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This music critic says it’s time to update our art consumption ethical standards

In this #MeToo era, can we still separate art from the person who made it? New Yorker music critic Amanda Petrusich says that according to the "old rules," how an artist behaves or believes should be off-limits. Petrusich offers her humble opinion on why that way of thinking is outdated and dangerous.

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  • John Yang:

    In this MeToo era, there is artistic question to consider: How do we think about Charlie Rose interviews, Miramax movies, or "Cosby Show" reruns?

    In other words, should we separate the art from the artist?

    Earlier this week, the influential rapper XXXTentacion was murdered in Florida. Critics and fans call him a gifted artist, but he had also been awaiting trial on various criminal charges. So, what do we make of his music and of the work of other artists whose behavior has been called into question?

    Tonight, "New Yorker" music critic Amanda Petrusich shares her Humble Opinion on how we should answer those questions.

  • Amanda Petrusich:

    For decades, if not centuries, art critics have repeated an odd dictum: Always separate the art from the artist.

    It's a funny rule, because so much of what's been canonized as triumphant or profound work is considered successful in part because it is personal.

    In my experience, if we can't find the humanity in something, it means far less to us.

    As a music critic, a huge part of my job consists of contextualizing a song or album in its cultural moment and on a creative continuum, figuring out how it works and what it means in relation to everything around it.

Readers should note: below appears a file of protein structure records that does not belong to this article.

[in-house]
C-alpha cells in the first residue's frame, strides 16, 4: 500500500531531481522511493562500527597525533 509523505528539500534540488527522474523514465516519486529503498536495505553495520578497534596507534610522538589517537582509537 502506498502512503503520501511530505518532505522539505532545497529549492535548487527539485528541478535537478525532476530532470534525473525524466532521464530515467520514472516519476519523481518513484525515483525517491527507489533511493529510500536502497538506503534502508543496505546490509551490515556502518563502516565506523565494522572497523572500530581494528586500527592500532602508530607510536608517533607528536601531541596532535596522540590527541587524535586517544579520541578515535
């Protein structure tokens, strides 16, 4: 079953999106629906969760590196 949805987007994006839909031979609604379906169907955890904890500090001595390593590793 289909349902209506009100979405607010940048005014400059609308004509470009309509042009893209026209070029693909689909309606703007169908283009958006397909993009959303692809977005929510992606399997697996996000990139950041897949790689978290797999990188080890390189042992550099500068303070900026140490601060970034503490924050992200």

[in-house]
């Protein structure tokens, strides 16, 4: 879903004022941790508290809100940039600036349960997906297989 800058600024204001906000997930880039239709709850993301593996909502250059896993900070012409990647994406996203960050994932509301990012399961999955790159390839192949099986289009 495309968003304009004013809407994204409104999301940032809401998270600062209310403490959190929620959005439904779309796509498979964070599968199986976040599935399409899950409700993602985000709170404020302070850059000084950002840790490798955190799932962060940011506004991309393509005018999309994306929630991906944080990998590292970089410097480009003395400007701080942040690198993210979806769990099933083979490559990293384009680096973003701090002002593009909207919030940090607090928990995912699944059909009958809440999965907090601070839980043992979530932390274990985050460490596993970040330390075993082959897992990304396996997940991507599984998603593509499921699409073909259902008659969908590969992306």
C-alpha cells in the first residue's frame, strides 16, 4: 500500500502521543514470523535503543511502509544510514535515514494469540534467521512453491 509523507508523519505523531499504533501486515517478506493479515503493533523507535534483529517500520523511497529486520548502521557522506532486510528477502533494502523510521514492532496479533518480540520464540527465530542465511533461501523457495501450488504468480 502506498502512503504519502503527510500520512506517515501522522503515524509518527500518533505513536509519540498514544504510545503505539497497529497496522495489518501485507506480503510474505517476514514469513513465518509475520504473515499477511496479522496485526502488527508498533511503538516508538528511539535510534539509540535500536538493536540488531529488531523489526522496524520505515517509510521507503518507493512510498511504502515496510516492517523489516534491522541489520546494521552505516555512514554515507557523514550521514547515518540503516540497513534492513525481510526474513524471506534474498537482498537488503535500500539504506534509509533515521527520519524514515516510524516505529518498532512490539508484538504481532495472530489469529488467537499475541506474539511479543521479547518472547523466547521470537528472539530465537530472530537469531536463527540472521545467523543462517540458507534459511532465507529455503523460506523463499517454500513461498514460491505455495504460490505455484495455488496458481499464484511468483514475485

But, according to the old rules, the artist himself who he is, what he does, how he behaves, what he believes, should remain off-limits. It's become increasingly obvious that this way of thinking is outdated and dangerous.

    We can't simply cleave a song from the consciousness that created it because we like it, or because it's fun to dance to, or because we don't want to reckon with the idea that bad people can make beautiful things.

    It's on me to consider the ethical implications of my fandom. This means disavowing the work of artists who have been credibly or repeatedly accused of heinous crimes or whose behavior over time indicates some deep moral fissure.

    The streaming service Spotify briefly banned music by two artists who have been accused of horrifying physical and sexual violence, the R&B singer R. Kelly and the rapper XXXTentacion, on its curated play lists.

    I have enjoyed records by both of these artists. I have considered their work important and visionary. But I'm uncomfortable with supporting them financially and I'm even more uncomfortable with tacitly approving or tolerating violence against women.

    This is different than censorship. This is making a choice to be explicit about what we as listeners and consumers and fans will and will not accept.

    Spotify eventually restored those artists to its play lists, saying it didn't want to play judge and jury. These deliberations aren't simple. Is it easier to pretend that the art and artist who made it are distinct? Of course. Is the process of determining who is decent vs. who is monstrous going to be clean, or easy or fun? Certainly not.

    In my career, I have spoken with dozens of musicians, writers and filmmakers who have talked about the creative process as a kind of sense-making experience. For many artists, it's simply how they figure out who they are and what they think.

    We can't pretend that songs or books or television shows just appear fully formed in the world, independent of any ideology or intention. The art is the artist. You don't get one without the other.

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